What is an inverse problem?

Much science and engineering research is devoted to modeling physical systems. Given a complete description of the physical system, these models can be used to predict how the system affects its surroundings. This is called the **direct** or **forward** ** problem**. When some aspects of physical system are unknown, however, it is sometimes possible to infer these characteristics from a known system response; this is the **inverse problem**.

### Mathematically ill-posed problems

Inverse problems are challenging to solve because they are **ill-posed**. Ill-posed problems violate one or more of the criteria for well-posed problems:

The problem must have a solution;

The solution must be unique, and;

The solution must be stable under small changes to the data.

At first, mathematicians thought problems that violated these criteria made no practical or physical sense, and that there was no need to attempt solutions to these problems. It has subsequently been shown, however, that mathematically ill-posed inverse problems are ubiquitous throughout science and engineering.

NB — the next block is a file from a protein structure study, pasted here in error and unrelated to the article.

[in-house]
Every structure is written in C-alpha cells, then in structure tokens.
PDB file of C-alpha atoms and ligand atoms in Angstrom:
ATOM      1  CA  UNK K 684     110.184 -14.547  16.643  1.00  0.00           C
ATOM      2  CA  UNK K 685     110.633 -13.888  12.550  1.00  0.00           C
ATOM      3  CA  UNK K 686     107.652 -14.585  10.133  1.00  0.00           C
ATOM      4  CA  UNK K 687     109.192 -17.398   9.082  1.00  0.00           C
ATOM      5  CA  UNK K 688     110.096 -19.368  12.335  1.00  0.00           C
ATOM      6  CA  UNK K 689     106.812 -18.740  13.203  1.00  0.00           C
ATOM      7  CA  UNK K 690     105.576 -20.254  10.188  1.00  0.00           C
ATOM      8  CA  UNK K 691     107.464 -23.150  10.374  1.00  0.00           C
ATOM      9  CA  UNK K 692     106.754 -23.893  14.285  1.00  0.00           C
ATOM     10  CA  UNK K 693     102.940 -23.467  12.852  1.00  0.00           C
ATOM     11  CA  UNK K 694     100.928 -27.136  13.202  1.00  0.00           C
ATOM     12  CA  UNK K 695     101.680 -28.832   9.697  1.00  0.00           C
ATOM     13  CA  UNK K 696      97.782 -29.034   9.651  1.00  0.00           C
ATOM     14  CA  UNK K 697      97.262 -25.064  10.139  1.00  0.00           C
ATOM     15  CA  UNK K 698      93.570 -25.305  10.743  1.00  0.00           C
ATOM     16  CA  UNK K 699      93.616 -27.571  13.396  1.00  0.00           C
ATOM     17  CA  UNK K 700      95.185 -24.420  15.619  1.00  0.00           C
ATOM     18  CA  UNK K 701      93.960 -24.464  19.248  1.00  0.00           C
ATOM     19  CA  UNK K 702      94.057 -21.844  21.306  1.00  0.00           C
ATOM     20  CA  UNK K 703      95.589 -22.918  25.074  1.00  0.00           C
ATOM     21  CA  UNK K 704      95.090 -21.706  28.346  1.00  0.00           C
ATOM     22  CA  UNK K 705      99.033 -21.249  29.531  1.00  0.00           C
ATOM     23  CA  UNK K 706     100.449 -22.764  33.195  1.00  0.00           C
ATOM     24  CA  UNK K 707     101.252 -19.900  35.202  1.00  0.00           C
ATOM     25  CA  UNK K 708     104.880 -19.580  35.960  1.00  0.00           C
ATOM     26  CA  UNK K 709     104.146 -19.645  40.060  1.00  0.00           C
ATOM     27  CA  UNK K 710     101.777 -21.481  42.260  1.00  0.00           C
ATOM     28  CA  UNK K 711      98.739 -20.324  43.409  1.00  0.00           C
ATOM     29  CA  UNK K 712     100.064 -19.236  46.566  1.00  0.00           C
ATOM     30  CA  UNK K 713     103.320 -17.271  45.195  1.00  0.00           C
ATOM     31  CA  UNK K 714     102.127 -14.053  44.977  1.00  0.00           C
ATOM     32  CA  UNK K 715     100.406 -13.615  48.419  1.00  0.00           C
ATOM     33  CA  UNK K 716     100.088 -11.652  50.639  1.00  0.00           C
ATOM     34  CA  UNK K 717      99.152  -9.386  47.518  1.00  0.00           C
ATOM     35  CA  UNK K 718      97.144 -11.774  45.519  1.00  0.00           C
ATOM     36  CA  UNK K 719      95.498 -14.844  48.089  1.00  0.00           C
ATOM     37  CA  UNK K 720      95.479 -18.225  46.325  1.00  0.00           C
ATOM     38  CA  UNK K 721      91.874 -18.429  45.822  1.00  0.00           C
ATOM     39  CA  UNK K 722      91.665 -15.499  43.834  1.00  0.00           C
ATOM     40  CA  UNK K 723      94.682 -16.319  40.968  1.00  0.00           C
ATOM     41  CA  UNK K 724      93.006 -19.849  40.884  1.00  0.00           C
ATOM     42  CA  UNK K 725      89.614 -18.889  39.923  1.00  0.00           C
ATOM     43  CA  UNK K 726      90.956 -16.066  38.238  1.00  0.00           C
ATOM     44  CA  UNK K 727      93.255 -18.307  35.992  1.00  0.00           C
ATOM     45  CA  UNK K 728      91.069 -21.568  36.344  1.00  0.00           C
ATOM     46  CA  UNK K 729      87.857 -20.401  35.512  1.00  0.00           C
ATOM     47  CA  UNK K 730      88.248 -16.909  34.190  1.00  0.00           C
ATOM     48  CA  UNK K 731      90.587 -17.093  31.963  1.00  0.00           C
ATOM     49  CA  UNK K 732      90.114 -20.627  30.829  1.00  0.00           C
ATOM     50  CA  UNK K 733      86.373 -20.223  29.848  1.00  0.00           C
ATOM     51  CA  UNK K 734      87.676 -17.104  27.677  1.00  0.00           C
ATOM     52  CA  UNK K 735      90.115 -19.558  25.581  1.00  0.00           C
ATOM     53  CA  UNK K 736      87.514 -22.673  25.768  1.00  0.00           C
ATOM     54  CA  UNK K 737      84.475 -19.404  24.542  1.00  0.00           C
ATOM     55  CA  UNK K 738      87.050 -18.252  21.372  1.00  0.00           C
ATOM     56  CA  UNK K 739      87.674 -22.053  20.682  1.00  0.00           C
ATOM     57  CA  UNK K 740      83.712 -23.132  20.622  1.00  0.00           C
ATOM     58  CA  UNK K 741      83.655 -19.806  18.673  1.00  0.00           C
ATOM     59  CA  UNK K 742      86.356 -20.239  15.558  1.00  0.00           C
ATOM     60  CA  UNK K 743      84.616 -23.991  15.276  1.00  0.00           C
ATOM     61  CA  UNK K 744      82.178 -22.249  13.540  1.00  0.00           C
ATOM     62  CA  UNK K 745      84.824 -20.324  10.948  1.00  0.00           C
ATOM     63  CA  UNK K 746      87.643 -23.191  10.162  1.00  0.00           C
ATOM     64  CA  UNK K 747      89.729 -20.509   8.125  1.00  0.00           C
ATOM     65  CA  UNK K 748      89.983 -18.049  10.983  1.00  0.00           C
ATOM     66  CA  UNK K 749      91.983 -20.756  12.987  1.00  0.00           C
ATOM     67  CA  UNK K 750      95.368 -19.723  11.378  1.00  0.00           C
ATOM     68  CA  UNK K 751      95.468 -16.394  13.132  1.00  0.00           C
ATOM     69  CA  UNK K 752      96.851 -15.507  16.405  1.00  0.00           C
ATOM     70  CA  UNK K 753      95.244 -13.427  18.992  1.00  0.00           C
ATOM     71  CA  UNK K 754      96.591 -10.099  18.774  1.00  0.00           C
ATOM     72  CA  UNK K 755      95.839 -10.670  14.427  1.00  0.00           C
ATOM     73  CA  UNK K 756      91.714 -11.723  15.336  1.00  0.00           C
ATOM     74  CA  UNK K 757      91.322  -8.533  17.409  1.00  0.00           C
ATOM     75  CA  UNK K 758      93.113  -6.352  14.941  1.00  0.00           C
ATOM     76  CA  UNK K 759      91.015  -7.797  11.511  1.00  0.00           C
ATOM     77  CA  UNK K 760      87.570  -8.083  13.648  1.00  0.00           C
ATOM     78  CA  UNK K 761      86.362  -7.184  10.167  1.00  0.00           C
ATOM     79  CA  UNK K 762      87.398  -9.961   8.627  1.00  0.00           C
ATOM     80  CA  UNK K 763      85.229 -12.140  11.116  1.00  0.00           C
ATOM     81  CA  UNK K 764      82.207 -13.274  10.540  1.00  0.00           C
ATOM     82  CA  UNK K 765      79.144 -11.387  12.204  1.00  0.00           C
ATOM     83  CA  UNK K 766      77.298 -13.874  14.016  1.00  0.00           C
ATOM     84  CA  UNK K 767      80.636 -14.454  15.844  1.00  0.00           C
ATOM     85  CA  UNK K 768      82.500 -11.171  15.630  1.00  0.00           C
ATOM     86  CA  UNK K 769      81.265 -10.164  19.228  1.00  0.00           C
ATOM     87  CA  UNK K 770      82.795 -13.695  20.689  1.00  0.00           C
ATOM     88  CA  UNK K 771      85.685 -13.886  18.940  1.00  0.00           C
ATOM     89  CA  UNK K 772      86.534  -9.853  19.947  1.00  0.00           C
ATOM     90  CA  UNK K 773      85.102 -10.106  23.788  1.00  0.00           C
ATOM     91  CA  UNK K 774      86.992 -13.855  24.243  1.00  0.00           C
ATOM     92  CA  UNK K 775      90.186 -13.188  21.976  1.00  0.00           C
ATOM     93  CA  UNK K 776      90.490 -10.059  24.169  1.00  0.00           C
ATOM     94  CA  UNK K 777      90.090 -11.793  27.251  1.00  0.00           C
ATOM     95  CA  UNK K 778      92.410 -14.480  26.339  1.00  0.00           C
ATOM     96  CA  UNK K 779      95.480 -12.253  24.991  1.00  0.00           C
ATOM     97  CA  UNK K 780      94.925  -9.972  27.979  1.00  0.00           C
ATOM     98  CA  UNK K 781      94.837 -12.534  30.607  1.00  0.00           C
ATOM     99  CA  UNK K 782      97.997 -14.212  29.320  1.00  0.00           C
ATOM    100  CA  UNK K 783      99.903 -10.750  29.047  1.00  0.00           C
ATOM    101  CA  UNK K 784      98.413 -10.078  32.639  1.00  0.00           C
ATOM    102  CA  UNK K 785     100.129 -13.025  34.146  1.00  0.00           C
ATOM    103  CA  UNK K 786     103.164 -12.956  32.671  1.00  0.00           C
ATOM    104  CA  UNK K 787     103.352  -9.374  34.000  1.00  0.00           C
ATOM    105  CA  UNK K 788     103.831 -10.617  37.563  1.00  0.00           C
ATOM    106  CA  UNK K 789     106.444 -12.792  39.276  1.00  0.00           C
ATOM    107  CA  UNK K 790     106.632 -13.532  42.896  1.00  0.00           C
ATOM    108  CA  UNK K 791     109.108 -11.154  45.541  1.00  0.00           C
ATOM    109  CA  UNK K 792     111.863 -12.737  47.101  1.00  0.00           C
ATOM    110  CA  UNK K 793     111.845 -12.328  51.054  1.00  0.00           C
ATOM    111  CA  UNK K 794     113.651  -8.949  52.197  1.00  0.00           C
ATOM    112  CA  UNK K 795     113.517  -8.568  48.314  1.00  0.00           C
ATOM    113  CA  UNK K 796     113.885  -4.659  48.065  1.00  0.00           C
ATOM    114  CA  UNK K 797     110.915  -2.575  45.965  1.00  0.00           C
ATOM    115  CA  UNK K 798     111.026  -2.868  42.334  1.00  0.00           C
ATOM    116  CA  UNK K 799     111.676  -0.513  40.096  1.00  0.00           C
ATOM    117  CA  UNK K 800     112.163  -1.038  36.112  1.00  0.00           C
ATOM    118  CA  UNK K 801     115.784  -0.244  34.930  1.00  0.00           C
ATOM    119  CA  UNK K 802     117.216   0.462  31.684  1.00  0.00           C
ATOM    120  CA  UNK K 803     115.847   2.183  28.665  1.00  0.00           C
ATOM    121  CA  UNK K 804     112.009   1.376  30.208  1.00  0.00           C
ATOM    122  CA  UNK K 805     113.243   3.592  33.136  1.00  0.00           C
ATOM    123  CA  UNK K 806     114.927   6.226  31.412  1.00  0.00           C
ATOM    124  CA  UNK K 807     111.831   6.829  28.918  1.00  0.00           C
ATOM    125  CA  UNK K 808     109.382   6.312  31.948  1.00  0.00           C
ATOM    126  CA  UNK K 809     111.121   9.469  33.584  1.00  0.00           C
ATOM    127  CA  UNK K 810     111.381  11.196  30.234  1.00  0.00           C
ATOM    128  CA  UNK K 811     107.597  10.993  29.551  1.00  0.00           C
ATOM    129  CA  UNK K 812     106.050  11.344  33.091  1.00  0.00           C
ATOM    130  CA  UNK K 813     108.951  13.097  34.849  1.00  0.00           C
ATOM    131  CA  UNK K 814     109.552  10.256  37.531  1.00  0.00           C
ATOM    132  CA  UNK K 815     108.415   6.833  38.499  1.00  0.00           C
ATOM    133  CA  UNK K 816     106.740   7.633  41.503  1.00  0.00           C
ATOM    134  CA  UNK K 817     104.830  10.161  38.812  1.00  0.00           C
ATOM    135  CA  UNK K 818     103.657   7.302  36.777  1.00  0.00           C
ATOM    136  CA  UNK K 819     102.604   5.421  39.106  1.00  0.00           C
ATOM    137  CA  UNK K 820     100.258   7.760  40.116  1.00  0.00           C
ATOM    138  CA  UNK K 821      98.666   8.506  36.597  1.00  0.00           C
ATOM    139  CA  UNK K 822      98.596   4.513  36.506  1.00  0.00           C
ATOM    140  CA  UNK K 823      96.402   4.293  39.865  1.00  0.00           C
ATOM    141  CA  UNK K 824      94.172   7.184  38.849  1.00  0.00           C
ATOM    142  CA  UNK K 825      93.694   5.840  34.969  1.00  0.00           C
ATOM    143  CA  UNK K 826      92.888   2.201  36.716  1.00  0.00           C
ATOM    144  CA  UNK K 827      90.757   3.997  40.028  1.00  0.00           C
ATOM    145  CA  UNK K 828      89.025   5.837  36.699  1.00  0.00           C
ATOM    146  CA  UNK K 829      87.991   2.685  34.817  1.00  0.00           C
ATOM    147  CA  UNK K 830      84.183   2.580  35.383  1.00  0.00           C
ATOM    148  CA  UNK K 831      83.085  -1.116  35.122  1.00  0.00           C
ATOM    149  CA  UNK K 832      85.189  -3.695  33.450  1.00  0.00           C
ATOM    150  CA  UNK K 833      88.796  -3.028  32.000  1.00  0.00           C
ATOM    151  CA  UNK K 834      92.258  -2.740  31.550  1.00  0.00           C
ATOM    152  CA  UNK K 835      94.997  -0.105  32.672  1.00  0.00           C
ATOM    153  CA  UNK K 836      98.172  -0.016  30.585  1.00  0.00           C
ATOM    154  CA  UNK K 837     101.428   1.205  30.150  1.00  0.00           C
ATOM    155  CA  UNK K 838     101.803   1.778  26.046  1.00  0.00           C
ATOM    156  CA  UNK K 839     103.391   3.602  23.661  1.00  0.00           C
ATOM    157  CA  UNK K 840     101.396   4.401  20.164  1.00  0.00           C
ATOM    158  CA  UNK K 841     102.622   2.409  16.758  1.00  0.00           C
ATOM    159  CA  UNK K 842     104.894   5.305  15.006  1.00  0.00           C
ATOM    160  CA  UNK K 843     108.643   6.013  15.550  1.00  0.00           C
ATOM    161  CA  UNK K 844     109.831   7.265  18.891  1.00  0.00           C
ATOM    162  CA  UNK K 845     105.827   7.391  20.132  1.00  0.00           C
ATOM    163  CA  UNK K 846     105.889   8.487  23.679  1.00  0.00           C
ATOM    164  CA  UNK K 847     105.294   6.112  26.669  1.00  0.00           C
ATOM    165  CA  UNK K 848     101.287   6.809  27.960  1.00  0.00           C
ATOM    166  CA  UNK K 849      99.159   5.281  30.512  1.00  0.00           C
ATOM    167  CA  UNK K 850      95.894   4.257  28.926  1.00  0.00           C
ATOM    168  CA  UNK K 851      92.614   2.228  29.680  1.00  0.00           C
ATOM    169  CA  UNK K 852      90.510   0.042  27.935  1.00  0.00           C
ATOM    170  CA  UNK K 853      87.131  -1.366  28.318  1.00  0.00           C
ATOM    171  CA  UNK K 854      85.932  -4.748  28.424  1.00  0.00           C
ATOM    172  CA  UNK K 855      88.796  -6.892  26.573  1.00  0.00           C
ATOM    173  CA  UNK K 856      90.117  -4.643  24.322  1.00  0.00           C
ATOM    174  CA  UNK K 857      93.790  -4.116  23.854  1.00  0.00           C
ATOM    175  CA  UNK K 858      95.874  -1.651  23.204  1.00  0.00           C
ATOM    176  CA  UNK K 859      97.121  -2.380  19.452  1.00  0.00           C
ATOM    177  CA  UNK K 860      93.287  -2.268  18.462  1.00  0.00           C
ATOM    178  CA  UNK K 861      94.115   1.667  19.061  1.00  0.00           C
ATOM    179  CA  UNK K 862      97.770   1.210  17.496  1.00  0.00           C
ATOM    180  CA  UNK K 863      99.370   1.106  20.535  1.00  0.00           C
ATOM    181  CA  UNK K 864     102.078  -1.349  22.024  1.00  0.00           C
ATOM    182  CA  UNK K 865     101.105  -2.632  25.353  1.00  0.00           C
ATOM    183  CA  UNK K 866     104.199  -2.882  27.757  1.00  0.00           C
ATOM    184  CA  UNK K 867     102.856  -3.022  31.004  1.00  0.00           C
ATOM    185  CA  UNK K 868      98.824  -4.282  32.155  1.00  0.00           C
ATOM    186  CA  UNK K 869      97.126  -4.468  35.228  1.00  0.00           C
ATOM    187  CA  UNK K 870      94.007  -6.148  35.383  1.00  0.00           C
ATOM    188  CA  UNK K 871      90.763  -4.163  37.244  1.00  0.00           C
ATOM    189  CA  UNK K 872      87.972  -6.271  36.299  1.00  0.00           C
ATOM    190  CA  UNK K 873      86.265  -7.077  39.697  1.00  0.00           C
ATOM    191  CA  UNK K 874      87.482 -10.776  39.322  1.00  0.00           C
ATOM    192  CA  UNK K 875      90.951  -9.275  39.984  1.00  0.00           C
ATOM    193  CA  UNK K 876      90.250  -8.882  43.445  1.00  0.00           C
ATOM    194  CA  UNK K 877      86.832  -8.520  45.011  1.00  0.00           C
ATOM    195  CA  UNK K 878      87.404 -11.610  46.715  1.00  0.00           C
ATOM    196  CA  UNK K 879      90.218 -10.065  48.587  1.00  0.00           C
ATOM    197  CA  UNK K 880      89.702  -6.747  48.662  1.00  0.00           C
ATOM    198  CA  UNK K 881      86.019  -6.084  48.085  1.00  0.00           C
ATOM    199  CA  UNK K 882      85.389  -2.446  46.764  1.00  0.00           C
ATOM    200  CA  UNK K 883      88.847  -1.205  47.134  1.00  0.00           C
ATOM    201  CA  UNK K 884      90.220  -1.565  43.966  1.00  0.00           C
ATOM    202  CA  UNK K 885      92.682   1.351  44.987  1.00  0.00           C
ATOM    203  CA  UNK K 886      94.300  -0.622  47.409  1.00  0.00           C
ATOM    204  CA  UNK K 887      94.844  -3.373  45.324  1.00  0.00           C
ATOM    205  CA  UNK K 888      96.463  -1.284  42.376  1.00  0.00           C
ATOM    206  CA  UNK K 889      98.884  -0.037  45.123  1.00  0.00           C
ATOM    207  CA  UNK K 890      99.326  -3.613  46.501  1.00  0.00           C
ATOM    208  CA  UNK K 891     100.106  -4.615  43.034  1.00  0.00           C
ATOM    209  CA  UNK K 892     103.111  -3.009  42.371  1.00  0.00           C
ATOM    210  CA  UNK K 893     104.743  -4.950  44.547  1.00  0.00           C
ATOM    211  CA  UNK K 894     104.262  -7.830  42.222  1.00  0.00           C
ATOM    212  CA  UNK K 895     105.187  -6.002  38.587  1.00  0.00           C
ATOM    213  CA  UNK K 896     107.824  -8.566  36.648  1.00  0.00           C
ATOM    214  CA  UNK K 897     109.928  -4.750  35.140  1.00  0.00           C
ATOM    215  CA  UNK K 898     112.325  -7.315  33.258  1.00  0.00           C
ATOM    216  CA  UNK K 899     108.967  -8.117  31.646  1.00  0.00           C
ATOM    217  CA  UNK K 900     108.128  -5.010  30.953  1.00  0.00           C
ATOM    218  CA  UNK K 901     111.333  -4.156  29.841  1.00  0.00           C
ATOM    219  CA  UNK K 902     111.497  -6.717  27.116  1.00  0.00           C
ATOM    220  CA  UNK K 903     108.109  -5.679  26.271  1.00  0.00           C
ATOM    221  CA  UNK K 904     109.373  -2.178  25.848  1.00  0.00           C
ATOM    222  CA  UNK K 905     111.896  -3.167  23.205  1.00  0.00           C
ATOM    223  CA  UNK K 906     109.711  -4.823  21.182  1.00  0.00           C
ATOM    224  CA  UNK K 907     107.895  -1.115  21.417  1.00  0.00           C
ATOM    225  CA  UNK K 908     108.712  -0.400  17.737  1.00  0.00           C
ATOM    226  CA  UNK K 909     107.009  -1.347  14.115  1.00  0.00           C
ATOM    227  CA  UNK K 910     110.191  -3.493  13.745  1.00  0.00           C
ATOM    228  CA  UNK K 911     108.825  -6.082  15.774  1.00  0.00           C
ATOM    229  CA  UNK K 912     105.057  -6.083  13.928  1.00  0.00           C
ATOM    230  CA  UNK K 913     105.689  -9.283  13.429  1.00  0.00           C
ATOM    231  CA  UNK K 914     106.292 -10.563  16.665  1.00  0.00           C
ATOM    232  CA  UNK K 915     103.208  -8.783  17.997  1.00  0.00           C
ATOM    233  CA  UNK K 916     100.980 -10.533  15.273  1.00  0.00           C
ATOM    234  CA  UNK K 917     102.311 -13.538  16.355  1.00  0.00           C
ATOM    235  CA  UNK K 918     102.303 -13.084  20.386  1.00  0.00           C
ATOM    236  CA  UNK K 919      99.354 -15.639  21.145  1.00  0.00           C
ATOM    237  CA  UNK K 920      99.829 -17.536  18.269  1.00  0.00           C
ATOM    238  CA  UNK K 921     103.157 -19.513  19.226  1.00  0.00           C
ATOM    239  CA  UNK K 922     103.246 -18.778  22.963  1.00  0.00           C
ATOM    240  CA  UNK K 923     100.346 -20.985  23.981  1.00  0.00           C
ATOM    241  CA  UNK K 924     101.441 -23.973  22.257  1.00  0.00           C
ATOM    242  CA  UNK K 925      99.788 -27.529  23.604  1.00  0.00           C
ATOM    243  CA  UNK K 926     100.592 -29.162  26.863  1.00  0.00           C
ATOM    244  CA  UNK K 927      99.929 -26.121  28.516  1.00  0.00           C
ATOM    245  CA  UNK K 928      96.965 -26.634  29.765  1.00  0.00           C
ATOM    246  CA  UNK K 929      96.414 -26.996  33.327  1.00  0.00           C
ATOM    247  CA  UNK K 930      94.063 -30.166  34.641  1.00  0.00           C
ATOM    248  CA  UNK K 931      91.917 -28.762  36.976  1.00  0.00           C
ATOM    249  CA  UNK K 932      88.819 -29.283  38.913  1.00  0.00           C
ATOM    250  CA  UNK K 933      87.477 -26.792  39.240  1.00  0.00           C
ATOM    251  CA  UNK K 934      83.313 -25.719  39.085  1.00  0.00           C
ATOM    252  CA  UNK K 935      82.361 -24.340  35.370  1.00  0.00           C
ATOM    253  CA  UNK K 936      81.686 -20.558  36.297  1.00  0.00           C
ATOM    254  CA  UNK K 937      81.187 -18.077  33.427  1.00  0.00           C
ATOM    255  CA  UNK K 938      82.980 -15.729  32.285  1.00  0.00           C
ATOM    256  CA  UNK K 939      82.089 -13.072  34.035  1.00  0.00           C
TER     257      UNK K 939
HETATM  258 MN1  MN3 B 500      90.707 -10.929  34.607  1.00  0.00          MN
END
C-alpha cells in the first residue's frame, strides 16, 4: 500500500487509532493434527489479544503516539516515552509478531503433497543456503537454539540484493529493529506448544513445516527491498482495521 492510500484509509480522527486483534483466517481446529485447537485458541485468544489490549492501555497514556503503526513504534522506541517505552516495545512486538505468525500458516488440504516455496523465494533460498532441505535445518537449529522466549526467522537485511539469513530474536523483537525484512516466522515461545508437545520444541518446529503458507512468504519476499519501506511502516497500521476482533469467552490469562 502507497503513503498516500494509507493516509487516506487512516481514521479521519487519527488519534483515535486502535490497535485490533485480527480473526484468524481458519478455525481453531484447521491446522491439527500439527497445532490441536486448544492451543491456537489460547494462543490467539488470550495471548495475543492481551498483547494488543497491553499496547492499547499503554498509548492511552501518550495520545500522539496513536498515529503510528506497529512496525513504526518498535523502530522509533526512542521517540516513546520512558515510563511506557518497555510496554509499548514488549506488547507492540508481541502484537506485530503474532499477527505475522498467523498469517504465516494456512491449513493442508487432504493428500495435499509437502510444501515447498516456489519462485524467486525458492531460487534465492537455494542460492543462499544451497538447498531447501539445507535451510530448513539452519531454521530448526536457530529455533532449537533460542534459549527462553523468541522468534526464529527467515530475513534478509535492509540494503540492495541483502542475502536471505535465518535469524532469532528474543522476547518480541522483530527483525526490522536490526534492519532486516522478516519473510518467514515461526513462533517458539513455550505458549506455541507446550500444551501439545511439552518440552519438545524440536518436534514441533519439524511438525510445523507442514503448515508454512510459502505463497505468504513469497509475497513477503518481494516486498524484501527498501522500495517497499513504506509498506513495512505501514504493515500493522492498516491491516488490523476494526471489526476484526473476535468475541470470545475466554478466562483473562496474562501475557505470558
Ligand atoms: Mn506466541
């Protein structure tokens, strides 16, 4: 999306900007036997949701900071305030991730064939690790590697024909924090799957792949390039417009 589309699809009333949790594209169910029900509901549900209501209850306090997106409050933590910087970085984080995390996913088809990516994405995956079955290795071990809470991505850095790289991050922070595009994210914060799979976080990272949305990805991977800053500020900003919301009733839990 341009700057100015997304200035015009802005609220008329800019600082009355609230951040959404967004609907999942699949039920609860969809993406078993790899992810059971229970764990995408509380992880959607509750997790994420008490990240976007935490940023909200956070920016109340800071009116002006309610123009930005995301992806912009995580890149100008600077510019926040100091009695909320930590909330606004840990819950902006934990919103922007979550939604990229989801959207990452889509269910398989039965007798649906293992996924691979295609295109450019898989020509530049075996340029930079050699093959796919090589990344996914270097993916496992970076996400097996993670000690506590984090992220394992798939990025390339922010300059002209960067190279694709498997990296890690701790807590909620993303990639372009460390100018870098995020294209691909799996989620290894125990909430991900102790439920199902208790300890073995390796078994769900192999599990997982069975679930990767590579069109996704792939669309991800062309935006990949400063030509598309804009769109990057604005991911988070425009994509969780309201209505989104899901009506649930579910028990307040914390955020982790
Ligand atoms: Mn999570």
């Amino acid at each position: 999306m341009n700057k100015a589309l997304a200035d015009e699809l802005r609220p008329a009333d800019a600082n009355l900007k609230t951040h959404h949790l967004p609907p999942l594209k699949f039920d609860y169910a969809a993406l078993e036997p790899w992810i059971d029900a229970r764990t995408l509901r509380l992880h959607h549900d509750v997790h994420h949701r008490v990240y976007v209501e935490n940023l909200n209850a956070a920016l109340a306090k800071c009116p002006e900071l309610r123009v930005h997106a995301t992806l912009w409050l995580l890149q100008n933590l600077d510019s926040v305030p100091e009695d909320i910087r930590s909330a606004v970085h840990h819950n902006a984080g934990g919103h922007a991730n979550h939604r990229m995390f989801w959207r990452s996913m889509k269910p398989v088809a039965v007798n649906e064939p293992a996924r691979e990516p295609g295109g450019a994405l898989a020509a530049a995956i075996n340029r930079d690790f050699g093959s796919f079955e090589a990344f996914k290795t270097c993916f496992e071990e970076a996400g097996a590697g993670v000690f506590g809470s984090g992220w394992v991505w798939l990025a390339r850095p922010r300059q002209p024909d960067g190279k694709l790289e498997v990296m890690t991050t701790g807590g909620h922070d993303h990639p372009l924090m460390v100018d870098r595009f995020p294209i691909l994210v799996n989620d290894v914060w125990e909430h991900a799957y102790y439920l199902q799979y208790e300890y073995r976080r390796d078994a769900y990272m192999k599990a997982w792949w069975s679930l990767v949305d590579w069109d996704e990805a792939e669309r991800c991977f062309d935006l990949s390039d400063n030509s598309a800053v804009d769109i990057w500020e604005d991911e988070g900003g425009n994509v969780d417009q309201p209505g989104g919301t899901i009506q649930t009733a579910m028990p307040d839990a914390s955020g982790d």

Inverse problems can be categorized as either parameter estimation or inverse design problems. Both problems may be ill-posed, and require prior information to solve them.

### Parameter estimation

The goal of many experiments is to infer a property or attribute from data that is indirectly related to the unknown quantity. Parameter estimation problems usually satisfy the first criterion of well-posed problems, since something is responsible for the observed system response. Instead, they violate the third criterion and "almost" violate the second criterion because many different candidate solutions exist that, when substituted into the measurement model, produce very similar data. If different system configurations produce similar observed data, the corollary is that the recovered solution will be highly sensitive to small perturbations in the data, which are inevitable in an experiment.

A classic example is the problem of a knight trying to guess what kind of dragon he is hunting from footprints he finds in the forest. This is a difficult task if many types of dragon produce similar footprints, and becomes impossible if the footprints are even slightly smeared in mud.

#### Forward problem

What kind of footprints does each dragon produce?

#### Inverse problem

What dragon left the footprints? (violation of stability criterion)

### Inverse design problems

Unlike parameter estimation, inverse design problems often violate Hadamard’s first criterion since an optimal design outcome may be specified that cannot possibly be produced by the system. On the other hand, the existence of multiple designs that produce an acceptable outcome violates the second criterion. In an everyday example, say you go to the store to buy concentrated orange juice. Hadamard's second criterion would be violated if the store has two brands of orange juice, both of which taste good and cost the same. If the store were sold out of orange juice, Hadamard's first criterion would be violated.